Transit projects move forward despite funding crisis

While Pennsylvania’s failure to toll Interstate 80 has punched a $120-million hole in SEPTA’s capital budget, two major regional transit projects are still inching forward without state aid.

Backers of the Delaware waterfront trolley and the Rt. 422 corridor projects say they are proceeding with planning work despite the state-wide cut in transportation spending under Act 44.

The loss of hundreds of millions of dollars in annual subsidies has forced SEPTA to put the brakes on major capital projects, like City Hall station renovations, the Wawa regional rail extension and the implementation of a new smart card fare collection system.

Yet at the same time, the Delaware River Port Authority is forging ahead with an environmental assessment study for a proposed Delaware River light rail line. The study, which should cost about $6 million, will involve preliminary engineering work on the line and begin looking at its community impact.

It’s also, as DRPA CEO John Matheussen points out, a necessary step in applying for federal New Starts funding. If it wins a slot in the program, the federal government could pick up half of the estimated $500 million cost of building the line, he said.

That may be more likely thanks to a decision earlier this year that would allow the Federal Transit Administration to reduce its emphasis on cost-effectiveness in evaluating New Starts applications and to give equal weight to livability issues.

The line’s backers have seen it as a way to promote economic development and walkable communities along the waterfront, and the new guidelines will allow the DRPA to make that case.

Under its current incarnation, the line would begin at City Hall and then run along Market Street to the river, where light rail cars would operate between Pier 70 and Girard Avenue along Columbus Boulevard.

All the costs for the project have so far been picked up by the DRPA. The authority gets its money from tolls on area bridges, such as the Ben Franklin and the Walt Whitman, and isn’t dependent on Act 44 funding to maintain the bridges or its other major service, the PATCO rail line from Philadelphia to Lindenwold in South Jersey.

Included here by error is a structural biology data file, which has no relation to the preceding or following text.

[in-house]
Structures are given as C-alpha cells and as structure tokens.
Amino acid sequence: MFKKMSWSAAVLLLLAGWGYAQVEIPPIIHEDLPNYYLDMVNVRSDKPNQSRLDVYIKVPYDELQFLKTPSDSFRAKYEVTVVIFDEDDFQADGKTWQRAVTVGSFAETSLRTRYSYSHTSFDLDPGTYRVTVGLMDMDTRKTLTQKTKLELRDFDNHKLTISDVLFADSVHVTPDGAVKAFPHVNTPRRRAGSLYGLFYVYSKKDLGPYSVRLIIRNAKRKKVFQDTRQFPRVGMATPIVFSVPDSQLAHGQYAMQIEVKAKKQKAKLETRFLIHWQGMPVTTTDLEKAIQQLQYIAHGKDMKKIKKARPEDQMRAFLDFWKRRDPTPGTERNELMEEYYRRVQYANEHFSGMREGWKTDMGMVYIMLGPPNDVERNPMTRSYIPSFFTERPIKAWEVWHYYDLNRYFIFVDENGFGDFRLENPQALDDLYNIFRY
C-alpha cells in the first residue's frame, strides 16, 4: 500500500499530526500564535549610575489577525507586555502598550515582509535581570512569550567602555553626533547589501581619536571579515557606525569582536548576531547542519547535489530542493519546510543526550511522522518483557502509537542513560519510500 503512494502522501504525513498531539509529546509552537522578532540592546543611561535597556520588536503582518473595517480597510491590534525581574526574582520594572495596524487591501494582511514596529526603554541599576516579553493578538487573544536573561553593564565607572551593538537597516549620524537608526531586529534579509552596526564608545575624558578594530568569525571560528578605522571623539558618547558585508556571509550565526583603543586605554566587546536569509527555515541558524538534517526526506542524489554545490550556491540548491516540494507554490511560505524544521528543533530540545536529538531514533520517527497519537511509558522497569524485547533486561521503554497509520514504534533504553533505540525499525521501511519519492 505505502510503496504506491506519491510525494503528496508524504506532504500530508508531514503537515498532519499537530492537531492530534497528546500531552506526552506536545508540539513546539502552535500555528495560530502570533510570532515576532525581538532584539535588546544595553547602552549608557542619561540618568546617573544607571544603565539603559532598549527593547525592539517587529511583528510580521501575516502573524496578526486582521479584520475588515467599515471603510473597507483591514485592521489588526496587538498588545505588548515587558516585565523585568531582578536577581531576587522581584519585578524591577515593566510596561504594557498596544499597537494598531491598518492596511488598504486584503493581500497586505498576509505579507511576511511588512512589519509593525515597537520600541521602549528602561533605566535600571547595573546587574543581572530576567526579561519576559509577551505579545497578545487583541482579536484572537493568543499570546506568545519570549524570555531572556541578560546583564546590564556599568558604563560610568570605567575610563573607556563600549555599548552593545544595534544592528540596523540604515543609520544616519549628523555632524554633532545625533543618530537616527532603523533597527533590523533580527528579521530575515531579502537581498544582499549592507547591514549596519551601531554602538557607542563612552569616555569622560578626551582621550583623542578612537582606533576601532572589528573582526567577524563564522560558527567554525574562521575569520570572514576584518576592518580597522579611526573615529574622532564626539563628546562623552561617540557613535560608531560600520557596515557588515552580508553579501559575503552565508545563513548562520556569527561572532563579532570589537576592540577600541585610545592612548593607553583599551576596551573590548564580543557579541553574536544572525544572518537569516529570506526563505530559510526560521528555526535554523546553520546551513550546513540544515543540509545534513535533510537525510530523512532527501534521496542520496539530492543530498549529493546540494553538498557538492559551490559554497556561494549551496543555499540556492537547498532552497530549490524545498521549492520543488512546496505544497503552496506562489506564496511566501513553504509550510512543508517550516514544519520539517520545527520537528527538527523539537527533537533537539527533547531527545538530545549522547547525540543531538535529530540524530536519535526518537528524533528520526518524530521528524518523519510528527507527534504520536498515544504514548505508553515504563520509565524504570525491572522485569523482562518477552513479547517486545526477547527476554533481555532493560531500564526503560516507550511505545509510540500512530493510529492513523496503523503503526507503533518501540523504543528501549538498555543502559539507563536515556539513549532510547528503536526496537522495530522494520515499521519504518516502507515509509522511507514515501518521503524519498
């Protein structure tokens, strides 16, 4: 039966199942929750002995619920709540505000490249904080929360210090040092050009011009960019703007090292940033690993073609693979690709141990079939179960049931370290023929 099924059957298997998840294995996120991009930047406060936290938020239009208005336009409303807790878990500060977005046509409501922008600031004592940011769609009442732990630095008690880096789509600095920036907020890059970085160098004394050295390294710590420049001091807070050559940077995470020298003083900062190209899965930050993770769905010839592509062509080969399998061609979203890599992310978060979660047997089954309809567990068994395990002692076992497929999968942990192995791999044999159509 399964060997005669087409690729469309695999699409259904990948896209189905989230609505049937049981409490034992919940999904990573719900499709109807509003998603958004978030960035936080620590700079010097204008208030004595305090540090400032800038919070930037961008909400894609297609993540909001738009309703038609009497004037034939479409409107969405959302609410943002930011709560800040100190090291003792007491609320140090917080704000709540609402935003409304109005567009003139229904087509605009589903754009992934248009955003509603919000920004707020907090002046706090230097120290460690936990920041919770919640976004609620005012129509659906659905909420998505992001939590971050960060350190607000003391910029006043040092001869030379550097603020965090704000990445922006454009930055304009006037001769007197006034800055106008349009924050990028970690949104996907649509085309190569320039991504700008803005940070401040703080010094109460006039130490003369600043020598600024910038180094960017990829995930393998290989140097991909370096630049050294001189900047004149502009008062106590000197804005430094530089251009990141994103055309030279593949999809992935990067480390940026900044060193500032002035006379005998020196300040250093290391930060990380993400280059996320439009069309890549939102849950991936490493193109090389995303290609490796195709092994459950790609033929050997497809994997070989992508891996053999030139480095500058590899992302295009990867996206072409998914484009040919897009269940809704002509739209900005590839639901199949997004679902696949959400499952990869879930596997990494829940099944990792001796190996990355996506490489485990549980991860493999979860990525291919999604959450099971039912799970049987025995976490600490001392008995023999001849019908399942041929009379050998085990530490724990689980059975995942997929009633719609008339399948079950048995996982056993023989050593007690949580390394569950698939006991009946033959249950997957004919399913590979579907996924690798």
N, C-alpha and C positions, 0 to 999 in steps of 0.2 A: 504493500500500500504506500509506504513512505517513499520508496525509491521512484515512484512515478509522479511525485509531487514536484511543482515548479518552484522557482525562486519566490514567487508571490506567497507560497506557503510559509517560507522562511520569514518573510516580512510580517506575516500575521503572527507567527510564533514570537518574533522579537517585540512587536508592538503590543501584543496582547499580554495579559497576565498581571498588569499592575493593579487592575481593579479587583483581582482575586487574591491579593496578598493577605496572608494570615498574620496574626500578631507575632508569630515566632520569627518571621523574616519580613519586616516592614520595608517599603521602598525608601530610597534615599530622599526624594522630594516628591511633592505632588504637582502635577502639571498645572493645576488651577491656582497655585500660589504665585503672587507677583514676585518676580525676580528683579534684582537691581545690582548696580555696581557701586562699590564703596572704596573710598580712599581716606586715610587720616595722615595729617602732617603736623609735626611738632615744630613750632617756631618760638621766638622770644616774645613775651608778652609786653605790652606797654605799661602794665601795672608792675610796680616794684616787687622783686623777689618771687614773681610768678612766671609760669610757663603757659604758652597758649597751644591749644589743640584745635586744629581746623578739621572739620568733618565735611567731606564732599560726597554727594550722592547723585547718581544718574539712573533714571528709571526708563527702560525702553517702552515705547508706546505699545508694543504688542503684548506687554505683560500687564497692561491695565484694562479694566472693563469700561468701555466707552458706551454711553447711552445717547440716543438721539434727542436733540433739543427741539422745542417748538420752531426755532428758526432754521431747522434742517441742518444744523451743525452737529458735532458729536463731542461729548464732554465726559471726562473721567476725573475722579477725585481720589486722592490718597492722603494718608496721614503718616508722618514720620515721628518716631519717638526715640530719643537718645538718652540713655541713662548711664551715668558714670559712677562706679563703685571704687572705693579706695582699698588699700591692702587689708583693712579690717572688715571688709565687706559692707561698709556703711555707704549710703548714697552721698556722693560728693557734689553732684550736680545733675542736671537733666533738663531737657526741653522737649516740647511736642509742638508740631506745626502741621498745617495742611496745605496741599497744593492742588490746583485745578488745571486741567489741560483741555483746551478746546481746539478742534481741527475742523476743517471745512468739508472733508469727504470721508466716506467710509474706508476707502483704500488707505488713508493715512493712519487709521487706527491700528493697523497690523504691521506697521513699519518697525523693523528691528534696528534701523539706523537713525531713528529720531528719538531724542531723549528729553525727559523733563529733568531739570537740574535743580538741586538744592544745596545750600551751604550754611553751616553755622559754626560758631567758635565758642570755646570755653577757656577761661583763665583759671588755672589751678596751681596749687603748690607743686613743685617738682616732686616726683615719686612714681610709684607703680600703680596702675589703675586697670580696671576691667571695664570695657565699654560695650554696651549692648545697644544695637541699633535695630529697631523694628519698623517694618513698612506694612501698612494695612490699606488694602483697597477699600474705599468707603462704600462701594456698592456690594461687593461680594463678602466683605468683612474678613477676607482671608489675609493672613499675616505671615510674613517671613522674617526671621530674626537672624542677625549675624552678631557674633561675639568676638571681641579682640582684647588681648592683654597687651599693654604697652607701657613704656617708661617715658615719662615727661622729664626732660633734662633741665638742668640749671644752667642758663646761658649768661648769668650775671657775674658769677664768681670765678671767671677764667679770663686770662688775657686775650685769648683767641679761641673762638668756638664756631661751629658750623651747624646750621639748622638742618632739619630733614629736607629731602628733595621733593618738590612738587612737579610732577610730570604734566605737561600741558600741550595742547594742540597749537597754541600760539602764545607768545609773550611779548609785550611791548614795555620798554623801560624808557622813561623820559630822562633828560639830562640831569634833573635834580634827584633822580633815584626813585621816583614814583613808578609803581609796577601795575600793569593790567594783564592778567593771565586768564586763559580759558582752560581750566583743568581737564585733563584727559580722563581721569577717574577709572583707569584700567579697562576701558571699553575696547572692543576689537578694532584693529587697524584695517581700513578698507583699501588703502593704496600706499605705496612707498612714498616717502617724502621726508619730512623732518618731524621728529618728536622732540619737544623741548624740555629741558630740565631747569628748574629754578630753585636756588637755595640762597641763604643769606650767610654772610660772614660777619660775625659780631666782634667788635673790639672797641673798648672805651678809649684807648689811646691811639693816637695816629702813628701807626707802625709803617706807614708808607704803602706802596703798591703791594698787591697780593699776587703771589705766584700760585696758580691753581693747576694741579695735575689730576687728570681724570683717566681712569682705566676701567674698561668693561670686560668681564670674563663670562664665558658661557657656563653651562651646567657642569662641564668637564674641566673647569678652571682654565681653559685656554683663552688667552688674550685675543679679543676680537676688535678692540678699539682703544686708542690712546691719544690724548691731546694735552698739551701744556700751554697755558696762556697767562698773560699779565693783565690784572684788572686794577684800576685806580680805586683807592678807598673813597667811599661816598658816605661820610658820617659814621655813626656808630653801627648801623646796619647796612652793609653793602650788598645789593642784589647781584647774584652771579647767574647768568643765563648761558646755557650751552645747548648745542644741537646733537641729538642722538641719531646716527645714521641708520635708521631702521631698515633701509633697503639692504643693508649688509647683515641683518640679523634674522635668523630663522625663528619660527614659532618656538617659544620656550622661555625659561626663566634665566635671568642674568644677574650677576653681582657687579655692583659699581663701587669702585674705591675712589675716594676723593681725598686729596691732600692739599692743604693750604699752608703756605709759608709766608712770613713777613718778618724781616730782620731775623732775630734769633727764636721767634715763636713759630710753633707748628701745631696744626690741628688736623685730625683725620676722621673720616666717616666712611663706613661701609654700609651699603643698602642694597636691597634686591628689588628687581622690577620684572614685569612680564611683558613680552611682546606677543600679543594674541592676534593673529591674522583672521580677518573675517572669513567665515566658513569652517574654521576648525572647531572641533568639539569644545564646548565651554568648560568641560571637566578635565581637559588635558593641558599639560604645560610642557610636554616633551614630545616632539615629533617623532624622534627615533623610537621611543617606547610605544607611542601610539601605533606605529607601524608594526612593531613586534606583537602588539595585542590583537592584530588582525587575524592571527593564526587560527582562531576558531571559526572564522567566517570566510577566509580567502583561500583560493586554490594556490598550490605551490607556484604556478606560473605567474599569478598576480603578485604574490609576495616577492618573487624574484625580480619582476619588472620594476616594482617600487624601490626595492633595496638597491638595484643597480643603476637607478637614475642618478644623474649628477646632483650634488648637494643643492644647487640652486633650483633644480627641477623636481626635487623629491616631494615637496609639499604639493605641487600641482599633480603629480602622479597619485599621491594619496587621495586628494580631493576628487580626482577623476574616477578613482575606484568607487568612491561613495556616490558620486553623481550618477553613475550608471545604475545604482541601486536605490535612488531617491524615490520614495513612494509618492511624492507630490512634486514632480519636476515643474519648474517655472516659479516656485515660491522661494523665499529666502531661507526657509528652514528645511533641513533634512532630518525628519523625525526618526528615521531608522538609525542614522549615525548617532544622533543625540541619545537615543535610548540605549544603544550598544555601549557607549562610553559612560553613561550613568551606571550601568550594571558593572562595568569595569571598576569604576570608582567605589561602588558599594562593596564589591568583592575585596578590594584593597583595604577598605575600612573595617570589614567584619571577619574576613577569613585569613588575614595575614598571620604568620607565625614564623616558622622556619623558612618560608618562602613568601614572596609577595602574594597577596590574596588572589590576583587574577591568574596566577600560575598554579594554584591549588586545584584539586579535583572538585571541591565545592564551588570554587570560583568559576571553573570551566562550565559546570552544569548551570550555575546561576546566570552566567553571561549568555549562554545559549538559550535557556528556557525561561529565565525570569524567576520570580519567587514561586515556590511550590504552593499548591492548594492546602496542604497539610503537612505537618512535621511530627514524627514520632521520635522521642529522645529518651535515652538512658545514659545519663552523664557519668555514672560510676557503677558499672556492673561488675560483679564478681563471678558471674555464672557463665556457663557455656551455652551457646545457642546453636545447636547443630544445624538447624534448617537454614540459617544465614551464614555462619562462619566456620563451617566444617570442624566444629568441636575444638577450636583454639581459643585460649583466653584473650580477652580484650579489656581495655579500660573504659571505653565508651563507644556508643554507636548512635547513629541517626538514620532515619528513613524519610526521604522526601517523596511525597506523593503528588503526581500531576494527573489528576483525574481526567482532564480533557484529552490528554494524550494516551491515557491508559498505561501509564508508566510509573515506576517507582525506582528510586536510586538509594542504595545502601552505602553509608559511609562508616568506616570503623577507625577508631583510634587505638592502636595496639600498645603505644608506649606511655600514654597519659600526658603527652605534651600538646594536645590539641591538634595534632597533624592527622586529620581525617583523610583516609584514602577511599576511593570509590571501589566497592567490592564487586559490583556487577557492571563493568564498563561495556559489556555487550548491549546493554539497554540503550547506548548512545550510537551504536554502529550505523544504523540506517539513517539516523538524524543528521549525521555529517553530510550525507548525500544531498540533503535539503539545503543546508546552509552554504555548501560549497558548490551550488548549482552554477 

The Rt. 422 project, which would make improvements to that congested highway in Montgomery County and extend SEPTA’s R6 Norristown Line to Reading, is further along than the Delaware light rail line. At this point it also isn’t dependent on Act 44 money, according to Leo Bagley, assistant director of the Montgomery County Planning Commission.

The Montco Planning Commission is studying the feasibility of tolling the highway in order to raise enough money to pay for the project. Although the county may ultimately need new state legislation that would make it easier to partner with a private company to help with road management and maintenance, at this point “we don’t think we need any additional legislation,” Bagley said.

The tolling study should be completed by the end of the year, at which point a better picture of the ultimate costs for the project and the money available to fund it will be known, he said.

Montgomery County has become a leader in self-funded transportation projects. In testimony last month before the state House Transportation Committee, Bagley amazed lawmakers by detailing the county’s previous efforts to pay for improvements on state roads as well as describing a $150-million bond that will be issued to do further infrastructure improvements.

It should be noted that at this time it’s uncertain whether these two projects will be able to take the next step and move off the drawing board and into construction given the current funding climate.

Matheussen cautioned that evaluating the ultimate impact of Act 44 would be “speculation” at this point — the environmental review will take about two years and key questions, such as who would operate the proposed line, remain unanswered.

And Bagley, for his part, said operating subsidies may be needed to make the regional rail line extension fiscally possible. The state may also have to chip in some money to help cover capital costs for the highway and rail extension, though Bagley said the county will also look at federal subsidies.

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